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Thread: How the White House Scandals have altered the gun control debate. H/T John R. Lott

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    How the White House Scandals have altered the gun control debate. H/T John R. Lott

    Why can’t we have background checks?
    Roll tape.

    Cruz: “I believe it would put us inexorably on the path to a national gun registry."

    Stewart: “Oh, right, a national gun registry. And the government is going to overreach and there’s going to be a registry. And the government’s even capable of that kind of overreach. And they’re going to take your guns away from you.”

    CBS news report: “The Internal Revenue Service admitted today that some of its employees targeted conservative political groups.”

    Stewart: “Mother****ers! This has, in one seismic moment, shifted the burden of proof from the tin-foil-behatted [conservatives] to the government."
    http://johnrlott.blogspot.com/2013/0...red.html#links
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    Not only do these scandals lend credence to the idea that the federal government cannot be trusted, but they also consume time and goodwill. The gun haters will be that much less likely to get what they want now that the federal government has been exposed and Republicans in Congress are less likely to cave. They didn't get their way before all of this came out, so I doubt that they will get their way any time soon.

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    A pithy comment on Lott's blog is to the effect that the controllers can't win for having shot themselves in the foot. Continuing the gun analogy, yes but they are using a large capacity magazine and will continue shooting, and reloading, regardless of the collateral damage to the innocents.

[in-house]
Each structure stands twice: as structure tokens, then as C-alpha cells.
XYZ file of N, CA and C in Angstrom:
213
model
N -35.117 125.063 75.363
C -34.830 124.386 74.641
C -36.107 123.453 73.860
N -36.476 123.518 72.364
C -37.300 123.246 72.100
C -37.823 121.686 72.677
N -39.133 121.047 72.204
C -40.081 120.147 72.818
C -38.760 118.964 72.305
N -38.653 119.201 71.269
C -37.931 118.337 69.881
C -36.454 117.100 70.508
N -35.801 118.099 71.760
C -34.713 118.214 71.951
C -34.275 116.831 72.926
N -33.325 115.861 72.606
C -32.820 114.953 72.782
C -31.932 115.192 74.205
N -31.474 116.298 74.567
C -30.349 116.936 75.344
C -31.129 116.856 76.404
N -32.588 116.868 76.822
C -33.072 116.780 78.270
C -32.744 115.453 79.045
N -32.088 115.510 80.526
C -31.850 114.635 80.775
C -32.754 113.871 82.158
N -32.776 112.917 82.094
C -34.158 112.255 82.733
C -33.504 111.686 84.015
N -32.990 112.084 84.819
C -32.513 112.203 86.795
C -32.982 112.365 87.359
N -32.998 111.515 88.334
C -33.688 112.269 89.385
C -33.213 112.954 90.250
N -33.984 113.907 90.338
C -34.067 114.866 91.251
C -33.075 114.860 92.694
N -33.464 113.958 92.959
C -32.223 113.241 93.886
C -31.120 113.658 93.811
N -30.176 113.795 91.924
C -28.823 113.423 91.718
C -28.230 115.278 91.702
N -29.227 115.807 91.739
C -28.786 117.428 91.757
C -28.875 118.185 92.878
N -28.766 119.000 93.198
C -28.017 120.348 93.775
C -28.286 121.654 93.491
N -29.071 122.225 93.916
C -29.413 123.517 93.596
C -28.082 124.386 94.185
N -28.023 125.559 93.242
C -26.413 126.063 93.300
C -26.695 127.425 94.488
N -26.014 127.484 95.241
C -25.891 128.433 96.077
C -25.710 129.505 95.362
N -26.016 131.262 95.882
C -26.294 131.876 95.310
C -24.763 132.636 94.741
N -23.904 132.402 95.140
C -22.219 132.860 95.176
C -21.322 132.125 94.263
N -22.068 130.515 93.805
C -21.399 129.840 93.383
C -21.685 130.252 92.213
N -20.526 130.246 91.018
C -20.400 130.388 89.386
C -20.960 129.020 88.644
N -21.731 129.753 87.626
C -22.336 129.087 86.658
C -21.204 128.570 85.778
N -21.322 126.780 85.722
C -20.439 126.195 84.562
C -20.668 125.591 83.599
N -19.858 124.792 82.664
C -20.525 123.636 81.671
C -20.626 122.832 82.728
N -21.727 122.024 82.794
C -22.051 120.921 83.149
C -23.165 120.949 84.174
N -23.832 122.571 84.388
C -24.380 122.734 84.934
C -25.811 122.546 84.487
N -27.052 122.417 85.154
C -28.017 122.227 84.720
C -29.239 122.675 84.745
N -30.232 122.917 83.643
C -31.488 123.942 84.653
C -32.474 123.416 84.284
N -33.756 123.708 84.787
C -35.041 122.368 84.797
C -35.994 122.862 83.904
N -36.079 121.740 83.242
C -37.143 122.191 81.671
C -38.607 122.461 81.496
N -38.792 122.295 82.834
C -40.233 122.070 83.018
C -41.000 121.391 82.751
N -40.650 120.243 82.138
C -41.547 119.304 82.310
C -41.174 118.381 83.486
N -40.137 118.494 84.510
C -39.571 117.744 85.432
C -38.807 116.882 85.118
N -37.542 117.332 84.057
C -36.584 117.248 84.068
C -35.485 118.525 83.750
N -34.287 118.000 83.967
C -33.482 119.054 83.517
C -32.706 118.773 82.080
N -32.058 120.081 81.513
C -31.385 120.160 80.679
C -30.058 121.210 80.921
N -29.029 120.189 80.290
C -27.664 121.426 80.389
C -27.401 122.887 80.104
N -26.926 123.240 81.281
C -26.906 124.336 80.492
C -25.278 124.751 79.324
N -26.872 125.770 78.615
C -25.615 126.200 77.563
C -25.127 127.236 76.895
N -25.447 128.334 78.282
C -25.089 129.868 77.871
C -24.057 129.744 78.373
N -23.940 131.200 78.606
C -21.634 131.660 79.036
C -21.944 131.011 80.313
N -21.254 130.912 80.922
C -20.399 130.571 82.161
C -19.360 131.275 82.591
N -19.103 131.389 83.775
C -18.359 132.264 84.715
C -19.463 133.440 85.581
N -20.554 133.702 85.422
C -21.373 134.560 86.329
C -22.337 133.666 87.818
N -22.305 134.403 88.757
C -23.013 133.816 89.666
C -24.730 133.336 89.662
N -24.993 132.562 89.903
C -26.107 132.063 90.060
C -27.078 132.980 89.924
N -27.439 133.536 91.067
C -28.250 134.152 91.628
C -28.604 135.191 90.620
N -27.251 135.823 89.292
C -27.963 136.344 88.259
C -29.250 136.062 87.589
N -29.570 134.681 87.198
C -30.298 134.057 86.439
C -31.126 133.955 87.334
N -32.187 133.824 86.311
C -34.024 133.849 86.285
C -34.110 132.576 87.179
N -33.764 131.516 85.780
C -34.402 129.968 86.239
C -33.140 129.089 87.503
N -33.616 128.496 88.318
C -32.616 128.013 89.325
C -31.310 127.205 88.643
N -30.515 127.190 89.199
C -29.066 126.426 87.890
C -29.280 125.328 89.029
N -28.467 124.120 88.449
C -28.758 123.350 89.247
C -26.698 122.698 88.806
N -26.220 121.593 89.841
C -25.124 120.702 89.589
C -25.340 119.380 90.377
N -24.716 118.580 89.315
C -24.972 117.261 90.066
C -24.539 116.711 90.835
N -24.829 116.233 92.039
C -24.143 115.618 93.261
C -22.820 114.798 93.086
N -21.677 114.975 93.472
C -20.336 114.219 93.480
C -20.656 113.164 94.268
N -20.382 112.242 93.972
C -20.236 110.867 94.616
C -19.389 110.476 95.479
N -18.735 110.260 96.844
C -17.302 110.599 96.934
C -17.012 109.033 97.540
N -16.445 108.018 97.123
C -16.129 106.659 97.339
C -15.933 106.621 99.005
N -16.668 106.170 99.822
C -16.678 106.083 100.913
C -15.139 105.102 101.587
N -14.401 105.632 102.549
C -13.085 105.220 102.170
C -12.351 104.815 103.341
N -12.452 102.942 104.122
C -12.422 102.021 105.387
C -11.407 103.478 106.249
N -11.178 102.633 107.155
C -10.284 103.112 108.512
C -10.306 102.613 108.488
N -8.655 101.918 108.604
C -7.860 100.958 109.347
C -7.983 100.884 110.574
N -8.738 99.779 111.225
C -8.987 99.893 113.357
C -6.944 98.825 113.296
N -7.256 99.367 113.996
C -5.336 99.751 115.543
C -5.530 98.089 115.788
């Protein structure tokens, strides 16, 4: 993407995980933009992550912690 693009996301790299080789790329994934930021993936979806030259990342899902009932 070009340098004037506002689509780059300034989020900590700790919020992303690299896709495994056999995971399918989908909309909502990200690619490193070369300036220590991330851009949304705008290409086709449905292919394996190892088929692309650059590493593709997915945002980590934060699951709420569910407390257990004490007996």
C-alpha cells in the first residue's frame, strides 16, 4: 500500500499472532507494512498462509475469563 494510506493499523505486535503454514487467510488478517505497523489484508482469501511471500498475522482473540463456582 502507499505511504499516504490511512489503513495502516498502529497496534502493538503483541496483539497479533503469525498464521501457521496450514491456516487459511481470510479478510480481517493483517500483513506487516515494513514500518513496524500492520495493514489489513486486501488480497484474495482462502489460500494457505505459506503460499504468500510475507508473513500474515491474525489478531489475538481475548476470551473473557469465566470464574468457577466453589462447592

One wonders if at some point the unintended consequences, of collateral damage, aren't so unintended. I'm sure that they just want to go home at the end of their shift/term.
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    No tinfoil was ever needed to think that the government might overstep its bounds and do something unlawful that it was given the power, but not the permission to do! Those in power have repeatedly overstepped their bounds and had to be slapped down. It will happen. This IRS thing is merely that latest example (and unsurprising, considering the nixonian nature of the current administration).

    We have only two choices: Remove from government the power to overstep. Or slap it down when it does overstep. I prefer the first option. In this case, it means zero background checks, not even the ones already in place. In order to use the second option, someone has to be hurt by the overstep and then take the government to court. Prior restraint may be taboo when used against the media, but it is the only way to go when trying to keep government in check!

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    Reread the bolded part. It has nothing to do with WHO is in power. It is advocating for the removal of even existing background checks, making it impossible to use background checks for a de facto registration scheme--i.e. removing the power to overstep in this particular way.

    My post had zero to do with removing the government.

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